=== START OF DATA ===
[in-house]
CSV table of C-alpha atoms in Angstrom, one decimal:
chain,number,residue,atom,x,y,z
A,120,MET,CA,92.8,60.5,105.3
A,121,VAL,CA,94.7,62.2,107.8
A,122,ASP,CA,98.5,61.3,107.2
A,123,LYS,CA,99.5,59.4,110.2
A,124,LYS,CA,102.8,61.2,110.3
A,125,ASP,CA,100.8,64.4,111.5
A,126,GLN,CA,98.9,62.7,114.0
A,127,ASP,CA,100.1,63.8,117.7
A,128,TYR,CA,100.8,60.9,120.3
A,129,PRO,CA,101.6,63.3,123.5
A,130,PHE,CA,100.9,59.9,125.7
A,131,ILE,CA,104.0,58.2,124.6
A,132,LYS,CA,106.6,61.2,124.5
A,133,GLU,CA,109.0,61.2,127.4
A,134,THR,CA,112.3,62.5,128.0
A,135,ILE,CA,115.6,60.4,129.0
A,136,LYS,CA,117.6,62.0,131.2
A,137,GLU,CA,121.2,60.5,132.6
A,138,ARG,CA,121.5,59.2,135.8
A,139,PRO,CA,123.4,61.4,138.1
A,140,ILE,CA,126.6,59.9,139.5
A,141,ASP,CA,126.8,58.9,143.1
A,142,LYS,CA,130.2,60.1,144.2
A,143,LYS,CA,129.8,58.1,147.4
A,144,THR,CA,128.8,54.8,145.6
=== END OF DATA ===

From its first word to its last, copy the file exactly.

[in-house]
CSV table of C-alpha atoms in Angstrom, one decimal:
chain,number,residue,atom,x,y,z
A,120,MET,CA,92.8,60.5,105.3
A,121,VAL,CA,94.7,62.2,107.8
A,122,ASP,CA,98.5,61.3,107.2
A,123,LYS,CA,99.5,59.4,110.2
A,124,LYS,CA,102.8,61.2,110.3
A,125,ASP,CA,100.8,64.4,111.5
A,126,GLN,CA,98.9,62.7,114.0
A,127,ASP,CA,100.1,63.8,117.7
A,128,TYR,CA,100.8,60.9,120.3
A,129,PRO,CA,101.6,63.3,123.5
A,130,PHE,CA,100.9,59.9,125.7
A,131,ILE,CA,104.0,58.2,124.6
A,132,LYS,CA,106.6,61.2,124.5
A,133,GLU,CA,109.0,61.2,127.4
A,134,THR,CA,112.3,62.5,128.0
A,135,ILE,CA,115.6,60.4,129.0
A,136,LYS,CA,117.6,62.0,131.2
A,137,GLU,CA,121.2,60.5,132.6
A,138,ARG,CA,121.5,59.2,135.8
A,139,PRO,CA,123.4,61.4,138.1
A,140,ILE,CA,126.6,59.9,139.5
A,141,ASP,CA,126.8,58.9,143.1
A,142,LYS,CA,130.2,60.1,144.2
A,143,LYS,CA,129.8,58.1,147.4
A,144,THR,CA,128.8,54.8,145.6